This. Or a parlor palm. You can't kill the things. Mine has survived both inside in normal conditions without over a week of water (COVID complications) and outside during a severe freeze and week-long snow.
>>
>>3697084
mini yellow bamboo
>>
>>3697098
>get a spiderplant
Already have one actually, my sister got one and it sprouted clones like crazy (almost 20 small saplings), it's pretty small, since it's barely a sapling. But it's chugging along.

>>3697133
>parlor palm
They actually look pretty nice.

>>3697133
>You can't kill the things
Just like the wandering jew and Pothos I have. Trying to get both to grow down the side of the pot, so I can hang them on my wall or down the side of my bookshelf.

>>3697134
Got a latin name for it?
>>
>>3696543
>Not better or worse.
Almost all variegated cultivars are weaker and more prone to disease than their wild counterparts
>>
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First pyracantha flower of the year! 3 months early haha
>>
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Oops wrong pic
>>
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>>3697084
cyperus papyrus or a cultivated variety is a big grass that would do better indoors, and it looks somewhere in between pampas and bamboo
>>
>>3697070
I mght give this a shot, especially since they are all plants that like acidic terrain. Any idea on how diluted it should be?
>>3697096
I'll see if I can have it delivered where I live but I doubt it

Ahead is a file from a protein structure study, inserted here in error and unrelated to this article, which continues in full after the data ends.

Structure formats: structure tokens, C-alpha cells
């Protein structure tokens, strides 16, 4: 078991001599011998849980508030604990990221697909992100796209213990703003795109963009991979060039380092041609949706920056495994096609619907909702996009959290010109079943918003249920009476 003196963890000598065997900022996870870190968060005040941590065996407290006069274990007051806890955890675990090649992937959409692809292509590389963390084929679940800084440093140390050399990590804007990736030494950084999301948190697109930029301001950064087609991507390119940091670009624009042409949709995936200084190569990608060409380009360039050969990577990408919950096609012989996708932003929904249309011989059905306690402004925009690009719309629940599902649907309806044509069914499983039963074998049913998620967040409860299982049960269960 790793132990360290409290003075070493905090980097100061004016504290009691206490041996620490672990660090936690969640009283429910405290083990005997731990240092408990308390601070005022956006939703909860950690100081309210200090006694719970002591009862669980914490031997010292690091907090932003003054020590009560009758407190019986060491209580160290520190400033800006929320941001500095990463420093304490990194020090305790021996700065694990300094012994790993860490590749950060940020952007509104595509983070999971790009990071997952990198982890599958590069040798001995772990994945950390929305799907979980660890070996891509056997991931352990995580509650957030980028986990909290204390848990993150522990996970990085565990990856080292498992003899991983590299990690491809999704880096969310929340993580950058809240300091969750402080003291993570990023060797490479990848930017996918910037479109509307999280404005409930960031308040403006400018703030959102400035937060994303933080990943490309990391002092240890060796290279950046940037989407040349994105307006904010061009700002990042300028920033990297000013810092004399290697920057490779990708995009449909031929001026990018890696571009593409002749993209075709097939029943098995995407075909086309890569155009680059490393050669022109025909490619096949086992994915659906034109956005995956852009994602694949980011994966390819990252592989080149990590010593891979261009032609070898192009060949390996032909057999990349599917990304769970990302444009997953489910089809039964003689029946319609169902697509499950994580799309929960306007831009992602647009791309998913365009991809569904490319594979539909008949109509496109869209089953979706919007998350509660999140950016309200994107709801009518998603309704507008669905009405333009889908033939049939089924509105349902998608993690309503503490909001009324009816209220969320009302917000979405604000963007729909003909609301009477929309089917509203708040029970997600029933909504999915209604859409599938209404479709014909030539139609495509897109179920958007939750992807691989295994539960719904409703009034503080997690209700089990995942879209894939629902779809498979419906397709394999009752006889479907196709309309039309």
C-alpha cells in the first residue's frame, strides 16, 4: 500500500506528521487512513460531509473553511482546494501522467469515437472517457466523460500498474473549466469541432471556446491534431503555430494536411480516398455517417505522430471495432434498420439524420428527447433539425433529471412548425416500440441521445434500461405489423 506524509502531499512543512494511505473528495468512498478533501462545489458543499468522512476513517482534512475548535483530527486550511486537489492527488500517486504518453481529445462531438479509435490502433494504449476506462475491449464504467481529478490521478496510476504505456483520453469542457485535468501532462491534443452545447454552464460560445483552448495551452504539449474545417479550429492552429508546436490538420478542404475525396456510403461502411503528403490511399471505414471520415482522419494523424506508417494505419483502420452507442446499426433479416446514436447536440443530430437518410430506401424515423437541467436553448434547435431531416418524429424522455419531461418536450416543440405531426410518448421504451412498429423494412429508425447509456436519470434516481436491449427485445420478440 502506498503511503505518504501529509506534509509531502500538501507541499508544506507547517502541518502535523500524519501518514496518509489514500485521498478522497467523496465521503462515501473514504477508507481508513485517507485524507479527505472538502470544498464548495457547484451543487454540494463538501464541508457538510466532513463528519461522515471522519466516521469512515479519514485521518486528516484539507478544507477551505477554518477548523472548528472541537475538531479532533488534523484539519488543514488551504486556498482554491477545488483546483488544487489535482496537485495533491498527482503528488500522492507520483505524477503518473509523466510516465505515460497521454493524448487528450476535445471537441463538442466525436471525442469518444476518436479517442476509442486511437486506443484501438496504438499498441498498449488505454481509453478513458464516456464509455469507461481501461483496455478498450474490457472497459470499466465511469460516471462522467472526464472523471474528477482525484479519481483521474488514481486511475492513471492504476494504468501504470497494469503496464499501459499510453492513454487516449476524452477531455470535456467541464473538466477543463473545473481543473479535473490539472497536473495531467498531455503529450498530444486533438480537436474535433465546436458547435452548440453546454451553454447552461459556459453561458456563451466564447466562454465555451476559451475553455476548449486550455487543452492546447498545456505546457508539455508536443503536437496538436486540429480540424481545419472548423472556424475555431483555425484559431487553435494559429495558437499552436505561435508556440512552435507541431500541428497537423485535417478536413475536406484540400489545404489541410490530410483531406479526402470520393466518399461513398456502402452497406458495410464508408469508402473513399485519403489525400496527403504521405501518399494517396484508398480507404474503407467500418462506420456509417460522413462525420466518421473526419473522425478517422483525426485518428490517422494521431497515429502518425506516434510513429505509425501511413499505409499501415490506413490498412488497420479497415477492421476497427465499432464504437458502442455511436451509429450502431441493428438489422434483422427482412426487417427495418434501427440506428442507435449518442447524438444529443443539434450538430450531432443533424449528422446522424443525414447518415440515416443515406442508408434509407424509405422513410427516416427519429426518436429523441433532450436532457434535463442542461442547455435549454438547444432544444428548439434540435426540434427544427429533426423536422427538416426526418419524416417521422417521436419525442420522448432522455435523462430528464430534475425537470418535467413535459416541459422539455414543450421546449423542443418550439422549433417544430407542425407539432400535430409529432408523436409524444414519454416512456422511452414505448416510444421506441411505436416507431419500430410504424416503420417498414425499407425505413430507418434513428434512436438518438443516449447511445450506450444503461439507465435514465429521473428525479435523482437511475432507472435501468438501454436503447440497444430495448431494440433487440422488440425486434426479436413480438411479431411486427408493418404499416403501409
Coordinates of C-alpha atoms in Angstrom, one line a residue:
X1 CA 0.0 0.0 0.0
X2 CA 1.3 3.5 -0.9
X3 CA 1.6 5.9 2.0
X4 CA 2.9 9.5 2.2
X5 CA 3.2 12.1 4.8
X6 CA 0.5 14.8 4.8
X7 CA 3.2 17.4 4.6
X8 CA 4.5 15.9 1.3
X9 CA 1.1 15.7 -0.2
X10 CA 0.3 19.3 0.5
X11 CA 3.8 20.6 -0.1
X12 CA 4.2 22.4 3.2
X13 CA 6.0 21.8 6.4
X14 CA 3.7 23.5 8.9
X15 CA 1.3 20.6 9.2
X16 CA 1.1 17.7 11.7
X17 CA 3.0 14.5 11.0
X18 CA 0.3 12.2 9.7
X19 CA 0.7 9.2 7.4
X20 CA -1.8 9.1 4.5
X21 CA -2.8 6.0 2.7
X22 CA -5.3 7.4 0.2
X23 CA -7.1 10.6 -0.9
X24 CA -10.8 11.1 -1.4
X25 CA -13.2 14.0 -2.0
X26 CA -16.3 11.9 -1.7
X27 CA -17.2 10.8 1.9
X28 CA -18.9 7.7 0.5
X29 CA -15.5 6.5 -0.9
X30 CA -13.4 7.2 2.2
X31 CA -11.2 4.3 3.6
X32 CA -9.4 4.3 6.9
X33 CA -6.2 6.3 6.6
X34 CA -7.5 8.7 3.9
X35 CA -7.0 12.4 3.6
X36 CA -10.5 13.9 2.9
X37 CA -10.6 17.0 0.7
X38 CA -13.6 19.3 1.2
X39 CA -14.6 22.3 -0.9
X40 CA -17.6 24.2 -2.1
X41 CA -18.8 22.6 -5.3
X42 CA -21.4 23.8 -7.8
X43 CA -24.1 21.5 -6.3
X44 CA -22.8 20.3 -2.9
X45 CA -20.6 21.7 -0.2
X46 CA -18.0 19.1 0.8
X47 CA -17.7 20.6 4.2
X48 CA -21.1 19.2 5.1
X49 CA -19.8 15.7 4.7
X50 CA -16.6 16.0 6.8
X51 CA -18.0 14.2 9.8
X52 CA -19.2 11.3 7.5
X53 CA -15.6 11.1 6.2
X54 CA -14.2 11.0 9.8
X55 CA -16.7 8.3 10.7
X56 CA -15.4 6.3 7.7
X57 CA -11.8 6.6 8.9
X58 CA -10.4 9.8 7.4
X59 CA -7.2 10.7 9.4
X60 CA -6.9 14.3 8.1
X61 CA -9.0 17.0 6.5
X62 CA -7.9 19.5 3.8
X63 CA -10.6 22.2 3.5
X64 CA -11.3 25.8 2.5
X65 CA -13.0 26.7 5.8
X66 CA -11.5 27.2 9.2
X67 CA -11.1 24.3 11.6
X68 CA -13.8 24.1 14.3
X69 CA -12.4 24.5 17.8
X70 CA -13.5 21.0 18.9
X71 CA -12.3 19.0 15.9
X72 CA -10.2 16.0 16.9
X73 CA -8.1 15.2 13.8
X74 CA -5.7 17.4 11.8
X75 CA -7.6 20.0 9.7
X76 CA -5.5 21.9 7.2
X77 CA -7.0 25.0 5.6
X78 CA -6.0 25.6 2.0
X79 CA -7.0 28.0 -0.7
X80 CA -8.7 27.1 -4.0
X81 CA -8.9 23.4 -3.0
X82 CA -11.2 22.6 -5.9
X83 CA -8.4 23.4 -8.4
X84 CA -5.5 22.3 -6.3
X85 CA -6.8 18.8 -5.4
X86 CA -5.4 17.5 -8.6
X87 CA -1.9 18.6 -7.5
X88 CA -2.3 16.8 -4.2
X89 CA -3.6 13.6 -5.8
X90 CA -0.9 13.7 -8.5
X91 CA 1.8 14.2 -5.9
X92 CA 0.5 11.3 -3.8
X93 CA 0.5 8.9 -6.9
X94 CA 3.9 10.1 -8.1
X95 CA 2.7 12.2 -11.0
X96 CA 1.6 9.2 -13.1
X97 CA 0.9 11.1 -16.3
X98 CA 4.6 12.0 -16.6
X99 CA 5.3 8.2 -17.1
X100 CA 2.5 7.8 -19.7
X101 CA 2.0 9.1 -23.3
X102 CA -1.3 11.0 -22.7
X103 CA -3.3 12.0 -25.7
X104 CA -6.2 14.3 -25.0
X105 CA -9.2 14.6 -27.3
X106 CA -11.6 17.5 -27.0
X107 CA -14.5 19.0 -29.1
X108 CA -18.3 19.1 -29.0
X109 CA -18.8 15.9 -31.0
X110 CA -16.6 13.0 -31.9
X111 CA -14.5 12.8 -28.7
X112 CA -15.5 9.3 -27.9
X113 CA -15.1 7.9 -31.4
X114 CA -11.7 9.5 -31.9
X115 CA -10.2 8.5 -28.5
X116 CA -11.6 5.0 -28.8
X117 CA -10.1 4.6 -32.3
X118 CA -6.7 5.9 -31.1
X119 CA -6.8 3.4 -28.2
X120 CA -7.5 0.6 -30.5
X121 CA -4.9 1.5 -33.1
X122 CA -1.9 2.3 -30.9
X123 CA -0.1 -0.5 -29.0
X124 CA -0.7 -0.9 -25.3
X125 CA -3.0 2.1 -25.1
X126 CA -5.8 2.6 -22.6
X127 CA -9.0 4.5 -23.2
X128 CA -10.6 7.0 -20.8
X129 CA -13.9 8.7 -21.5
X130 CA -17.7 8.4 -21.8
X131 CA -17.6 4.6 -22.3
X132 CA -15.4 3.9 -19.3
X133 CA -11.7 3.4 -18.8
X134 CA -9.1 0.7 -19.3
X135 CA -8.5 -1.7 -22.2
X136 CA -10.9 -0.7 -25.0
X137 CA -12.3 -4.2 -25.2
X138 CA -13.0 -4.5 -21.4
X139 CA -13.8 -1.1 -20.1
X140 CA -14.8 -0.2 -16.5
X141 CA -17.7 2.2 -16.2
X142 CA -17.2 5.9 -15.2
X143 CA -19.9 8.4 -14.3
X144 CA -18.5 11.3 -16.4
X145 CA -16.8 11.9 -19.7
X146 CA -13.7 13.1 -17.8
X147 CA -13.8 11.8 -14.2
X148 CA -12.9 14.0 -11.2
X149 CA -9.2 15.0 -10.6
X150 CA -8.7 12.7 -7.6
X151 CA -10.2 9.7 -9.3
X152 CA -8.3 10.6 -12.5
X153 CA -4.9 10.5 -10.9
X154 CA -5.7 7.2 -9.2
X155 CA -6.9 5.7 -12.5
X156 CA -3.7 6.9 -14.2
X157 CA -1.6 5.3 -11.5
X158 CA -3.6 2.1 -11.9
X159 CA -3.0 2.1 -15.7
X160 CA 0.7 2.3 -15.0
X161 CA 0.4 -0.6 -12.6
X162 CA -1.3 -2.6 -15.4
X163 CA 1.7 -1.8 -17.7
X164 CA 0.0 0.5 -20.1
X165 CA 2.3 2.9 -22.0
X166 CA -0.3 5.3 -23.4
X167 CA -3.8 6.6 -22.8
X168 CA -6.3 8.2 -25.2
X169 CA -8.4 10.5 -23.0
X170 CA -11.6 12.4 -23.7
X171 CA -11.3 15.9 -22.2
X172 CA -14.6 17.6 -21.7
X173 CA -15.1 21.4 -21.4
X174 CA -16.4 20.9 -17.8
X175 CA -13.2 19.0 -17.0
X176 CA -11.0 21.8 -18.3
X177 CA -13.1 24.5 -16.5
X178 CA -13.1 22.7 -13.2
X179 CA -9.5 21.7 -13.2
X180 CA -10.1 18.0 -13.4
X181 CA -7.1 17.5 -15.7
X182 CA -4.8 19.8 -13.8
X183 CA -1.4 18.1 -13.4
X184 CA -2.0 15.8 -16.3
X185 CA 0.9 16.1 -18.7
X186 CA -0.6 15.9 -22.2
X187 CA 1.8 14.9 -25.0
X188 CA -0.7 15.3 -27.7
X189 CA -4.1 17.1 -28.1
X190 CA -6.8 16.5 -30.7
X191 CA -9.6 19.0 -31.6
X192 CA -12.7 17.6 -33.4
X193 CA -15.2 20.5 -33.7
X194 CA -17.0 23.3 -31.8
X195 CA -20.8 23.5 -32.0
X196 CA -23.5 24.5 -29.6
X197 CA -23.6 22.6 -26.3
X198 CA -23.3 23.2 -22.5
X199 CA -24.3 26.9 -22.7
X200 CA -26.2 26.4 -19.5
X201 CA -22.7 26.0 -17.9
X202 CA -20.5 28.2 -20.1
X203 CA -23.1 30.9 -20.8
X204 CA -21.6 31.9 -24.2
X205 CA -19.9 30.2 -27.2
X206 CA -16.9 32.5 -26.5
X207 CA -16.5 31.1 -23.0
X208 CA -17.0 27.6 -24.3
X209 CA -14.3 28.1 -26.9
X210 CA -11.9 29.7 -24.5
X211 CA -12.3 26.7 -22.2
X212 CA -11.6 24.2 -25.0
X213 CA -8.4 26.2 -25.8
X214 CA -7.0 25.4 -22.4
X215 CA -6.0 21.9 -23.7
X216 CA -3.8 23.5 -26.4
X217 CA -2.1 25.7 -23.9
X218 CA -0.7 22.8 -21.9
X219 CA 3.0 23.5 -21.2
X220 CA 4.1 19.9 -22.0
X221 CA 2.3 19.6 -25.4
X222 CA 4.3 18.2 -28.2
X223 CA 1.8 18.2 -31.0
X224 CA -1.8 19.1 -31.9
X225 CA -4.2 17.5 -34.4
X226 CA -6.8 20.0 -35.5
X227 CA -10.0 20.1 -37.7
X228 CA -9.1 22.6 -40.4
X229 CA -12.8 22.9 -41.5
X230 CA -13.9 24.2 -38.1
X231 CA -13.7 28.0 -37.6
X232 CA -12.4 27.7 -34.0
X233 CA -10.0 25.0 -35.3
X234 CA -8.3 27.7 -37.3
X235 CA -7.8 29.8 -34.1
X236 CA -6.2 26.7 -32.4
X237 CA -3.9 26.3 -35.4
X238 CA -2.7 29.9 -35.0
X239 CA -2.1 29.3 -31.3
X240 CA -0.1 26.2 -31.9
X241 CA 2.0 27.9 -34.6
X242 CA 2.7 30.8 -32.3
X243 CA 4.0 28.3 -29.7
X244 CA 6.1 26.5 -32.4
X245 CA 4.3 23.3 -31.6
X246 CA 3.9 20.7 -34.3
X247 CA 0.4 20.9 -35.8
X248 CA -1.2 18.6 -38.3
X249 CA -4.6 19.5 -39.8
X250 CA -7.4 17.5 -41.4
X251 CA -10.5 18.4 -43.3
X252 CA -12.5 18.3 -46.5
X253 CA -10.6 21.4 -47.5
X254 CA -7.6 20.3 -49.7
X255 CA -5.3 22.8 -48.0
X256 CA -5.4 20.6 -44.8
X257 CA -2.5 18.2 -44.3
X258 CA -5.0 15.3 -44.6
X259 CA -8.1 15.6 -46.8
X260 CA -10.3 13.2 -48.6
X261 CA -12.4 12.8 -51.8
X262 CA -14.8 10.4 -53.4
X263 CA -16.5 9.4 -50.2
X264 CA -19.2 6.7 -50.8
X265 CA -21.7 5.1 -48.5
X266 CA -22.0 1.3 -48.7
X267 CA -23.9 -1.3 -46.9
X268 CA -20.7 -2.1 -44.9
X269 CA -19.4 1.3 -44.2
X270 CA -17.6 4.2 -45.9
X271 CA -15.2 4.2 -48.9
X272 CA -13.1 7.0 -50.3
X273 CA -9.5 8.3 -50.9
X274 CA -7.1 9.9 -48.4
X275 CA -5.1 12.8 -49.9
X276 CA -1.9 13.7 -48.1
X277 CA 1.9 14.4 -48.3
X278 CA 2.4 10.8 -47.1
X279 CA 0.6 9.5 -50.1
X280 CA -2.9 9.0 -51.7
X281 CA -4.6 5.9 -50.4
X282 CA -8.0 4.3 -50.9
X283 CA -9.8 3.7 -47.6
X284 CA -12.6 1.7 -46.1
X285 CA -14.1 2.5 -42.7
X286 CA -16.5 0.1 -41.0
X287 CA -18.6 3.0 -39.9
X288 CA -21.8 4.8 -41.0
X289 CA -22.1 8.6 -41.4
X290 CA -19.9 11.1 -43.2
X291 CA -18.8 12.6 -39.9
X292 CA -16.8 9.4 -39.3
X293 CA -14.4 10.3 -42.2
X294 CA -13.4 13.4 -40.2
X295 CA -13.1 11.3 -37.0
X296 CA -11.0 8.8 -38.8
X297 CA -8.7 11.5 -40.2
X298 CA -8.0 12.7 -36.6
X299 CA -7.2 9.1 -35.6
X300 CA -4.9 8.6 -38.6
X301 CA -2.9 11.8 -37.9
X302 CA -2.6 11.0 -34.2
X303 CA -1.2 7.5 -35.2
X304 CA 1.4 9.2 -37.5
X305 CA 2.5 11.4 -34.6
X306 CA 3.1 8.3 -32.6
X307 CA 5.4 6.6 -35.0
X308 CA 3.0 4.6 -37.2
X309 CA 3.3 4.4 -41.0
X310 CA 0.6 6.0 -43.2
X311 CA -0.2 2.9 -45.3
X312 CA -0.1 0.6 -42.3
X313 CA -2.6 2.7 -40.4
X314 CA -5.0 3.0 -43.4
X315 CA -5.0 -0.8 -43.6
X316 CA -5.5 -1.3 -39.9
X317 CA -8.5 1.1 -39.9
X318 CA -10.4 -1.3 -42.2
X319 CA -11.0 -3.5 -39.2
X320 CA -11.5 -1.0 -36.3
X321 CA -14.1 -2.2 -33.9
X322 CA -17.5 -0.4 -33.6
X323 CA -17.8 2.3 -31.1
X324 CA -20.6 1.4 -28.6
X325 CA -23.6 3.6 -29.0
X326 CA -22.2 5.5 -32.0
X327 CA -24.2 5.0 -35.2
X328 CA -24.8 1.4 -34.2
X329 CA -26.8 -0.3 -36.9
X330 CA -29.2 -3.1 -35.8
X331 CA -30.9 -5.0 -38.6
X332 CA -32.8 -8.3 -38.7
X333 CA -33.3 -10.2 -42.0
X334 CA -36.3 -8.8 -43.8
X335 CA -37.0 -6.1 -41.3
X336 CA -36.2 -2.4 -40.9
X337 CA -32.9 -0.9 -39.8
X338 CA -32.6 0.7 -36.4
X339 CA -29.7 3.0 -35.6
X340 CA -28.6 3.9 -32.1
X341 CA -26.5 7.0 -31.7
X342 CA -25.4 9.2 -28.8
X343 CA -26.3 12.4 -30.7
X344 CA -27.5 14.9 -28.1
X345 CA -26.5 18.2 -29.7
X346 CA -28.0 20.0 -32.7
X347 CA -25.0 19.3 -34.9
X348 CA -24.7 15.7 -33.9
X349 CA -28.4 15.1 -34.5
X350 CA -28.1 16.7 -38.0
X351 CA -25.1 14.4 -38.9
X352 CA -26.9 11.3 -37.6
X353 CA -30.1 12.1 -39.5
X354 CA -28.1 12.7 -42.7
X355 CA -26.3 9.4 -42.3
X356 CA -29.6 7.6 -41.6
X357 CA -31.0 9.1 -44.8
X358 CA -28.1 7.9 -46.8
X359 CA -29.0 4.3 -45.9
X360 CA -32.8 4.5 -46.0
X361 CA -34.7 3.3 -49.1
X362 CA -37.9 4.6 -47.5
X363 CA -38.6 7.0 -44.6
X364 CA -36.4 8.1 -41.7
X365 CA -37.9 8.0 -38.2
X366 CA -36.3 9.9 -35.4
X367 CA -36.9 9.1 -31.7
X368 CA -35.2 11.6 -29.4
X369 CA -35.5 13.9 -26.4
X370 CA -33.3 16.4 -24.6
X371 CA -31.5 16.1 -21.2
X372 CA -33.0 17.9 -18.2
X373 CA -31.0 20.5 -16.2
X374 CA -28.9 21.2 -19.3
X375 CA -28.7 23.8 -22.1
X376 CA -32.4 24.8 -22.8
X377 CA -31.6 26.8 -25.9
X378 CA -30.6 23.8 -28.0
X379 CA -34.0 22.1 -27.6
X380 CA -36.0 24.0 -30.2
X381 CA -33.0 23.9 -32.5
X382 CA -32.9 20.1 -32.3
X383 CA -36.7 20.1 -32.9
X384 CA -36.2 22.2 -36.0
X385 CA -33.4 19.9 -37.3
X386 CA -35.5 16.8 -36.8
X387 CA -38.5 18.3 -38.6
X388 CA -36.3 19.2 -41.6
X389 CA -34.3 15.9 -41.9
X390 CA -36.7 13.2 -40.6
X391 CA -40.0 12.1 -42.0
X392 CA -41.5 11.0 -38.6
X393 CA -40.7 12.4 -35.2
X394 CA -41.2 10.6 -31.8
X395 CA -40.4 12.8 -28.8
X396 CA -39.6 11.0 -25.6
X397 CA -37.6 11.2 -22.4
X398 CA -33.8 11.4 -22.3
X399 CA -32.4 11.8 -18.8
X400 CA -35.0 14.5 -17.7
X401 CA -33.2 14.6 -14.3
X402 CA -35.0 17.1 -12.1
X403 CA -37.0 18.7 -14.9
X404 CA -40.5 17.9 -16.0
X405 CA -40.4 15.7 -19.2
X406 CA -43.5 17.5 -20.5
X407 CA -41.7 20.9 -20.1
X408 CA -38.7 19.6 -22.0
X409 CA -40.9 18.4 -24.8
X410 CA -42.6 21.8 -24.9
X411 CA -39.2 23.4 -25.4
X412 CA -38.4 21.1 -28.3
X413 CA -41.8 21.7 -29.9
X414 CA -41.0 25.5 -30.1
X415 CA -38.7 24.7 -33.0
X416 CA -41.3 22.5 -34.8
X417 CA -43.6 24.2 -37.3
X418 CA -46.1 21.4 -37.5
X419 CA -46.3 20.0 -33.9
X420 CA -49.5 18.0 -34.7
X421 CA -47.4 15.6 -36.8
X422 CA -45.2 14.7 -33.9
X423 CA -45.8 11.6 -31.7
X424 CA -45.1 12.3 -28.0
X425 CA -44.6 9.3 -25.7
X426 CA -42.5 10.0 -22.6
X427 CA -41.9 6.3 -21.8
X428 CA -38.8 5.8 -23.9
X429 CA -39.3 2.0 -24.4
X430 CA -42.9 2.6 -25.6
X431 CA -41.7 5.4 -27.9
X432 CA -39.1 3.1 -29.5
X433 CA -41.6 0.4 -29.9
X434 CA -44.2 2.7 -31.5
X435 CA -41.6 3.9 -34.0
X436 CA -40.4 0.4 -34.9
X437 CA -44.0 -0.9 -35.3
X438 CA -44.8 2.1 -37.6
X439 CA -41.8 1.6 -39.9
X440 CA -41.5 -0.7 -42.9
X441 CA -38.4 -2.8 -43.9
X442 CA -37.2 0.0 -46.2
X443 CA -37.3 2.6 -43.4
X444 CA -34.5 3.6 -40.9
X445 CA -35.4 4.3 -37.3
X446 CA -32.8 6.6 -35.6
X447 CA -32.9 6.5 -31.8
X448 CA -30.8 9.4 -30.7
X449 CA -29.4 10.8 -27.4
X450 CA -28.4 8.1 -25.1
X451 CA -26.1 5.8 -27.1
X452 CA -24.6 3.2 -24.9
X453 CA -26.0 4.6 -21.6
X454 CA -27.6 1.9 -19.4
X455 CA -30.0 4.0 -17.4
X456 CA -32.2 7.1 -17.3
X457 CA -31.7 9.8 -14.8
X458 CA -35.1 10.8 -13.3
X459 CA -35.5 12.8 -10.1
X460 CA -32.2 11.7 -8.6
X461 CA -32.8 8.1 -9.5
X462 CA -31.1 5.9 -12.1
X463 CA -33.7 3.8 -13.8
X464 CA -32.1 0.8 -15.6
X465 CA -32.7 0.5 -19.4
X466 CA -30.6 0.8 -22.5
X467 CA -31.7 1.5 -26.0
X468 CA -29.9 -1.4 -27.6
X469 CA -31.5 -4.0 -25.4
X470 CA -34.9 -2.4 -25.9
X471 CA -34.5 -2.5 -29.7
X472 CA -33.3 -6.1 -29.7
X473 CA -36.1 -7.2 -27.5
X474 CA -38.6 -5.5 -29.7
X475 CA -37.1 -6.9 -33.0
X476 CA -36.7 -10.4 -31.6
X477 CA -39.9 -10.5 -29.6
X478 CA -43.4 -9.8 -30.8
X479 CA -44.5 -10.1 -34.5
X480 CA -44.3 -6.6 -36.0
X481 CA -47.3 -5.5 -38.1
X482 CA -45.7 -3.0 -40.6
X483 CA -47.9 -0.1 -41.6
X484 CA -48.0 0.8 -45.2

thanks you all for the suggestions
>>
>>3696085
What the fuck is split pine
>>
>>3697279
Sedge, not a grass.
Different family.
>>
>>3697437
it is entirely colloquially correct to call sedges grass because "grass" is not "poaceae"; it's already non-scientific. The common name is Nile grass. Fuck off
>>
>>3697454
Well you're a sensitive little thing aren't you.
>>
>>3697420
idk I'd like to believe they were trying to type "scots pine" but autocorrect kicked in, however they sent the email on a computer so autocorrect wouldn't do anything (as far as I'm aware)
>>
>>3697473
what a boring post
>>
>>3697470
of course I am, I hang out on 4chan to talk about flowers
>>
>>3697481
Most people find plants have a calming influence, you must be doing something wrong.
>>
>>3697483
most people think lawns look nice
>>
>>3697486
It's not a controversial opinion.
>>
>>3682729
I have hard water and the water softener adds just a tiny bit of salt to the water